Palaeoclimate characteristics in interior Siberia of MIS 6–2: first insights from the Batagay permafrost mega-thaw slump in the Yana Highlands
- 1Senckenberg Research Institute and Natural History Museum, Research Station of Quaternary Palaeontology, Weimar, 99423, Germany
- 2Friedrich Schiller University Jena, Institute of Systematic Botany, Jena, 07743, Germany
- 3Alfred Wegener Institute Helmholtz Centre for Polar and Marine Research, Potsdam, 14471, Germany
- 4Helmholtz-Zentrum Dresden-Rossendorf, Helmholtz Institute Freiberg for Resource Technology, Freiberg, 09599, Germany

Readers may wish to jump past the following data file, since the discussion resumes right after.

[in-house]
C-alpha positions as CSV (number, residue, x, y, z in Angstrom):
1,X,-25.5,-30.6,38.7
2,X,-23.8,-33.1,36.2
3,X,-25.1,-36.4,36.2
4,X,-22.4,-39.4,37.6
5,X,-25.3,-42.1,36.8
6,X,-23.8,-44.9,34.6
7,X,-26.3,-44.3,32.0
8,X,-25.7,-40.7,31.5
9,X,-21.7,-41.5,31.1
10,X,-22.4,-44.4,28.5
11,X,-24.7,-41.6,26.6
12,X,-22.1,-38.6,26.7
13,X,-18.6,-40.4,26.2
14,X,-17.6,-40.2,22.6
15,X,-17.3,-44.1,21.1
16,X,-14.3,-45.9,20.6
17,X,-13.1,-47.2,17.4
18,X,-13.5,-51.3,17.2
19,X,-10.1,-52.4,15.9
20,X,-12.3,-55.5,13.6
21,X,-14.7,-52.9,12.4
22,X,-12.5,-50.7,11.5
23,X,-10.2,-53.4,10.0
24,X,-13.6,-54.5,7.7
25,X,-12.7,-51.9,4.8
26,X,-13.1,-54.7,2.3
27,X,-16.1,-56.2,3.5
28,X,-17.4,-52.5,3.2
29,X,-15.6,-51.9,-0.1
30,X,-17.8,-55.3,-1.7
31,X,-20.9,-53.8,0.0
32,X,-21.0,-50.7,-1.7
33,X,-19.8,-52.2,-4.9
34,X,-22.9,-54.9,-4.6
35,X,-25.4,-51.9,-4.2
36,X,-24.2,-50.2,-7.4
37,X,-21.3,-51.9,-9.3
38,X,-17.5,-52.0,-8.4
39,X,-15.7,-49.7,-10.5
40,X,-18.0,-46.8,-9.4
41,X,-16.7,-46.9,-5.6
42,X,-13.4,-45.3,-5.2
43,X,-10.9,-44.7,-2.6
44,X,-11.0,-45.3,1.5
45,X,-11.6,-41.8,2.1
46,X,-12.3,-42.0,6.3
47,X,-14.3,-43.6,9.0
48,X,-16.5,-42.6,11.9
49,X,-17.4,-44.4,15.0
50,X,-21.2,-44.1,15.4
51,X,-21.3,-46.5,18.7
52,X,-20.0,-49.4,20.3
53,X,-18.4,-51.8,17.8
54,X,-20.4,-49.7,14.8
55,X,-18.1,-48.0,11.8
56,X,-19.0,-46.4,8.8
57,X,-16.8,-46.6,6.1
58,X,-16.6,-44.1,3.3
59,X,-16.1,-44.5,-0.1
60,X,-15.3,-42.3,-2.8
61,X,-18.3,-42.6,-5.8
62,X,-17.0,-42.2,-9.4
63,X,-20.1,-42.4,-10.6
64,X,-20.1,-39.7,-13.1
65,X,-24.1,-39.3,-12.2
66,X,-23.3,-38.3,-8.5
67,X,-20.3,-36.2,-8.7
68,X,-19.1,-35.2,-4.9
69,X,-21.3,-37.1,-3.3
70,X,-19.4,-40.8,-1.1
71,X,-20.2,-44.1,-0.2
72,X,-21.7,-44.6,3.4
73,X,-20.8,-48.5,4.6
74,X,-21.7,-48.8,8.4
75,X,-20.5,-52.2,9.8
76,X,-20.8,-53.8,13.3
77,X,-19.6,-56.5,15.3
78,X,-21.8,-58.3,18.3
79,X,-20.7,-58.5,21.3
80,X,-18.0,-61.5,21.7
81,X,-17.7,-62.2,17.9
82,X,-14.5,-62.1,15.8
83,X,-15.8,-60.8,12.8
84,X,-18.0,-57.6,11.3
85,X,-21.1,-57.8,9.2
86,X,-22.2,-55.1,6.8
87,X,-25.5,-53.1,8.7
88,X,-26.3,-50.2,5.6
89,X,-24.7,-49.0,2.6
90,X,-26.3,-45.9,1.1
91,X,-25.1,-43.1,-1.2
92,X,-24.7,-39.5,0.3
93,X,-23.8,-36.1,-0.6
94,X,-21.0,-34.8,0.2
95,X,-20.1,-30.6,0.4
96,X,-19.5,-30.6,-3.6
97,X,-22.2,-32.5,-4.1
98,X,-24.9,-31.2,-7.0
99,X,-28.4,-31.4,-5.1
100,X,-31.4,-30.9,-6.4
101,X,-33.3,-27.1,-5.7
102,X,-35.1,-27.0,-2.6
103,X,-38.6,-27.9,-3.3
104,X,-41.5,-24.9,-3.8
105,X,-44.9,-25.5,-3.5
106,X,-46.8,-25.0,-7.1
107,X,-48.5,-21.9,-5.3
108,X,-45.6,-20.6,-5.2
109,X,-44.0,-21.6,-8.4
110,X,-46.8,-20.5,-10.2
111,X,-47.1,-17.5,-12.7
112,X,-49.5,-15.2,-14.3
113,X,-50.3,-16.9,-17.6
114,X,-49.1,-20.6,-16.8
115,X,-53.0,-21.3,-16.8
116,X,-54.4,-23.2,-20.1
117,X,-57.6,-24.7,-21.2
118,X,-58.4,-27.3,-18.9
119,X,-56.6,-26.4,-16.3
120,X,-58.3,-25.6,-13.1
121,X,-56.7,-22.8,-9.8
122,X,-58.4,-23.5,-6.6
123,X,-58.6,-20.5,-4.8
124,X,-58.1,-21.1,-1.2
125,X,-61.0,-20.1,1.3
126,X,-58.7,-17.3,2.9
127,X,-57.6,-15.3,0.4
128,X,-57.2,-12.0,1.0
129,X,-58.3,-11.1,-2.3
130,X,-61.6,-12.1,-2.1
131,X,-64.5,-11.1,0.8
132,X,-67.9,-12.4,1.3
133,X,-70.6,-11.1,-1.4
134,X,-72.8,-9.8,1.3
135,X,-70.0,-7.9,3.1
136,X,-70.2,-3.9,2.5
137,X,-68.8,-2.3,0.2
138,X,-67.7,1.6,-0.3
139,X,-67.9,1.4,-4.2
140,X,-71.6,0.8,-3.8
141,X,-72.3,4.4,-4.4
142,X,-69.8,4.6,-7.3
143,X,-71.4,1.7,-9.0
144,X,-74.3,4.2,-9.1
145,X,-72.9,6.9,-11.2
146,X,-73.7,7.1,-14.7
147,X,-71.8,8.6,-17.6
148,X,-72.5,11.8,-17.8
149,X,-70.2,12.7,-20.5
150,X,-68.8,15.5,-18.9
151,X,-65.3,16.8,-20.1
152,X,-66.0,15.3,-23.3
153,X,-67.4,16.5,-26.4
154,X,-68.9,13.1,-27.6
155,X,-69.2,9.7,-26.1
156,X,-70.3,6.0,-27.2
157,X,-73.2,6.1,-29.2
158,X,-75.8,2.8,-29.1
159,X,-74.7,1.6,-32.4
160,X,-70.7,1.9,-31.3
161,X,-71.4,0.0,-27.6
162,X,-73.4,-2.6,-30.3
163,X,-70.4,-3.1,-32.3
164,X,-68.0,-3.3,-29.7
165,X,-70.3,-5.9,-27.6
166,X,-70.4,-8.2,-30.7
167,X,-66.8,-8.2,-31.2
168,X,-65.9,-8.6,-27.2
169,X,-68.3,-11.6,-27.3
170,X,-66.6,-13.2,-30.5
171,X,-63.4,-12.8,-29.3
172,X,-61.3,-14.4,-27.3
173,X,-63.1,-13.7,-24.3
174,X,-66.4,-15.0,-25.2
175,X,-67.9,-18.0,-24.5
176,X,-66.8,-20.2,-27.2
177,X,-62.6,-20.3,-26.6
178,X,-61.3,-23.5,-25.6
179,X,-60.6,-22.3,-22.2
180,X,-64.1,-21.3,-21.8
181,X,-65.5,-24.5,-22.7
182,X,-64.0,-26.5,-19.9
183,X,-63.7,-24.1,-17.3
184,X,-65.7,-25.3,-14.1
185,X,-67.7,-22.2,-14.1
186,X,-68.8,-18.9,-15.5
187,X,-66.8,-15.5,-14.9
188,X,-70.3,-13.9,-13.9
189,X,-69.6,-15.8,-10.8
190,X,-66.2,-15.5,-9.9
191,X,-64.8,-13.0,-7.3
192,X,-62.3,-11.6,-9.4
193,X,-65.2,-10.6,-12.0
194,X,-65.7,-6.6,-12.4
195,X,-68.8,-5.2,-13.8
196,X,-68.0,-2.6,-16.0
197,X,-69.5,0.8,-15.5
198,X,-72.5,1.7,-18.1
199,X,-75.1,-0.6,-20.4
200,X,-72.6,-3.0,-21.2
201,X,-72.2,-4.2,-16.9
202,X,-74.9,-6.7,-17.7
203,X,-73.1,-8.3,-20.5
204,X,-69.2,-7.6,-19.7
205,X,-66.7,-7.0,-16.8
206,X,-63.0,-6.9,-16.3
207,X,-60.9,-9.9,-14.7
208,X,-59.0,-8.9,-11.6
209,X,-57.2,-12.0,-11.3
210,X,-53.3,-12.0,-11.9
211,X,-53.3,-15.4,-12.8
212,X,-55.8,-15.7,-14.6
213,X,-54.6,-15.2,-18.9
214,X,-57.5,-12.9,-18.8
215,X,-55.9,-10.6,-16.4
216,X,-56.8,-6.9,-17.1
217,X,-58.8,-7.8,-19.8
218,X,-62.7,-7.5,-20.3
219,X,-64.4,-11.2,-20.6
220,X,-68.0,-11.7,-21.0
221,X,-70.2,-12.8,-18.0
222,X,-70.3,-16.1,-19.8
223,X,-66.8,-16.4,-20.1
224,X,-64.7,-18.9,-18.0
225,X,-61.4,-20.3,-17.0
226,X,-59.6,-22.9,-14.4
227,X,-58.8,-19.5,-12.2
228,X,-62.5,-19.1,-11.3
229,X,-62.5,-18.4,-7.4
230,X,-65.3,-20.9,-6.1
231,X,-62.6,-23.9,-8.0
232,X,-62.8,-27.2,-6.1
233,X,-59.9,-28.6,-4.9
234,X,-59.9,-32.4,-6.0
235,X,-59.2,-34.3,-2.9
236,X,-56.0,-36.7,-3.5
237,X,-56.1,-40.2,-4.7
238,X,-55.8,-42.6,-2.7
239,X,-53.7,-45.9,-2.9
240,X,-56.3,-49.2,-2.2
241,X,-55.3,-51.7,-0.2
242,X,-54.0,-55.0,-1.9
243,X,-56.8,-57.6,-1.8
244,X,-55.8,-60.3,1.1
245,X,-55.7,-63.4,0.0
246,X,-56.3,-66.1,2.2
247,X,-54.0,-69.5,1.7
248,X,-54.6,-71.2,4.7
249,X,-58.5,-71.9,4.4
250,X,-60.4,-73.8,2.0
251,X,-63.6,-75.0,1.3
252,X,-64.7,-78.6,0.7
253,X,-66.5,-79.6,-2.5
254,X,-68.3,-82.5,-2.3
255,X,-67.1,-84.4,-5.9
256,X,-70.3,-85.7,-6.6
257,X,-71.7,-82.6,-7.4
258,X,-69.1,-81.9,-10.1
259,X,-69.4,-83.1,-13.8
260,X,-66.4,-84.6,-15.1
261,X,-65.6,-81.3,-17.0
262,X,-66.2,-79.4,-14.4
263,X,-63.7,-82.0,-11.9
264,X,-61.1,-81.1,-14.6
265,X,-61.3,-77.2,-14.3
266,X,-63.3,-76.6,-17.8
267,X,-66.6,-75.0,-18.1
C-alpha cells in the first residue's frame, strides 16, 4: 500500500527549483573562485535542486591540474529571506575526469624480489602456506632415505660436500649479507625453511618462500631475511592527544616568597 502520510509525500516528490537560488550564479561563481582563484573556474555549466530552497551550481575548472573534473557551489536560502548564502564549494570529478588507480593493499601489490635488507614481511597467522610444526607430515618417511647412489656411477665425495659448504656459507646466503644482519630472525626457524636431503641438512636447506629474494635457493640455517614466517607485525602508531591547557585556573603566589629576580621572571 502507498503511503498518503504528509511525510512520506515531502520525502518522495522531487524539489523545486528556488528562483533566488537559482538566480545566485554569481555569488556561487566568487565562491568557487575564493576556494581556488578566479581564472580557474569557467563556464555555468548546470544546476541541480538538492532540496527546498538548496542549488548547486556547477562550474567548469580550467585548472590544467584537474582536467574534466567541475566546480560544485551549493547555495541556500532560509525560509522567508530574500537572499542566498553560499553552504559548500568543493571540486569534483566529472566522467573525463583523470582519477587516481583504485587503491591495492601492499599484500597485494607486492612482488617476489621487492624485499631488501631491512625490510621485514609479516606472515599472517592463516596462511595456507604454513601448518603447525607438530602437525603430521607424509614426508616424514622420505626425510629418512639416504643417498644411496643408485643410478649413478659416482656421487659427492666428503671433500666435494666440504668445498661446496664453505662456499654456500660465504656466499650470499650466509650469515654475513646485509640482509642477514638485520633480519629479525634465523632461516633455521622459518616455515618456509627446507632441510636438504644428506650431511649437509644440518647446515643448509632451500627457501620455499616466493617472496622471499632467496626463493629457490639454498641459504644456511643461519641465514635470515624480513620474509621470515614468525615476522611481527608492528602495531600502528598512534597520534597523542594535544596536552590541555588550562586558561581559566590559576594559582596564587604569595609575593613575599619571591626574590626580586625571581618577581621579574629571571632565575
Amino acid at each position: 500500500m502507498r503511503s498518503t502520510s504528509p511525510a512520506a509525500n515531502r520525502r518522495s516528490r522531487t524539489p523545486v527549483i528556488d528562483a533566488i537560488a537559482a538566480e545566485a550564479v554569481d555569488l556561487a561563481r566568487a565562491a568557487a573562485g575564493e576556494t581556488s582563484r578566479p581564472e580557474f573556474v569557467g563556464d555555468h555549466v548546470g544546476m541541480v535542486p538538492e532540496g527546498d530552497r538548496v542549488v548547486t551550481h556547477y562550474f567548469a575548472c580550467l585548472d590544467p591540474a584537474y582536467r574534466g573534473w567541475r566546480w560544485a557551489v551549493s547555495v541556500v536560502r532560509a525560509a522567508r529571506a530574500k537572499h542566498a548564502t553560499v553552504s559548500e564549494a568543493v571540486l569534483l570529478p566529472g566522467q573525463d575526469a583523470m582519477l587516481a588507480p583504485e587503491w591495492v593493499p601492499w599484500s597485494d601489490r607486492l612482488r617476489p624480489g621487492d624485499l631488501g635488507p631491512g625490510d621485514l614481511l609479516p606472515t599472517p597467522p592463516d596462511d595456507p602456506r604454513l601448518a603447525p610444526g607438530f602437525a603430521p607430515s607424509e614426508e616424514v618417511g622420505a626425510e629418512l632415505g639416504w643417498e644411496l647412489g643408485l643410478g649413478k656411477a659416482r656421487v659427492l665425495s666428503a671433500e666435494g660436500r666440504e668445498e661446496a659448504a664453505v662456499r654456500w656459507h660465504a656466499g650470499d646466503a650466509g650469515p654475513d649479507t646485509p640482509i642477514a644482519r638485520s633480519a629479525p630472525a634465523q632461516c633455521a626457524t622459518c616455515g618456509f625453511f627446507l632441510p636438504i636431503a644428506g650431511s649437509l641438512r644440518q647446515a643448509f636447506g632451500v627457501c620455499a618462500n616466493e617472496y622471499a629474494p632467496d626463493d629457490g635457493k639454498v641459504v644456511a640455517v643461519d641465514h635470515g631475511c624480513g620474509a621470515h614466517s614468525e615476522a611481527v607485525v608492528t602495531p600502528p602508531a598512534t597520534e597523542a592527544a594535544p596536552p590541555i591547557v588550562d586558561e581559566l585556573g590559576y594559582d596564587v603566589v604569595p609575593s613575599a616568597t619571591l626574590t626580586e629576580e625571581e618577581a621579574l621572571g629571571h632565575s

Abstract. Syngenetic permafrost deposits formed extensively on and around the arising Beringian subcontinent during the Late Pleistocene sea level lowstands. Syngenetic deposition implies that all material, both mineral and organic, freezes parallel to sedimentation and remains frozen until degradation of the permafrost. Permafrost is therefore a unique archive of Late Pleistocene palaeoclimate. Most studied permafrost outcrops are situated in the coastal lowlands of northeastern Siberia; inland sections are, however, scarcely available. Here, we describe the stratigraphical, cryolithological, and geochronological characteristics of a permafrost sequence near Batagay in the Siberian Yana Highlands, the interior of the Sakha Republic (Yakutia), Russia, with focus on the Late Pleistocene Yedoma ice complex (YIC). The recently formed Batagay mega-thaw slump exposes permafrost deposits to a depth of up to 80 m and gives insight into a climate record close to Verkhoyansk, which has the most severe continental climate in the Northern Hemisphere. Geochronological dating (optically stimulated luminescence, OSL, and 14C ages) and stratigraphic implications delivered a temporal frame from the Middle Pleistocene to the Holocene for our sedimentological interpretations and also revealed interruptions in the deposition. The sequence of lithological units indicates a succession of several distinct climate phases: a Middle Pleistocene ice complex indicates cold stage climate. Then, ice wedge growth stopped due to highly increased sedimentation rates and eventually a rise in temperature. Full interglacial climate conditions existed during accumulation of an organic-rich layer – plant macrofossils reflected open forest vegetation existing under dry conditions during Marine Isotope Stage (MIS) 5e. The Late Pleistocene YIC (MIS 4–MIS 2) suggests severe cold-stage climate conditions. No alas deposits, potentially indicating thermokarst processes, were detected at the site. A detailed comparison of the permafrost deposits exposed in the Batagay thaw slump with well-studied permafrost sequences, both coastal and inland, is made to highlight common features and differences in their formation processes and palaeoclimatic histories. Fluvial and lacustrine influence is temporarily common in the majority of permafrost exposures, but has to be excluded for the Batagay sequence. We interpret the characteristics of permafrost deposits at this location as a result of various climatically induced processes that are partly seasonally controlled. Nival deposition might have been dominant during winter time, whereas proluvial and aeolian deposition could have prevailed during the snowmelt period and the dry summer season.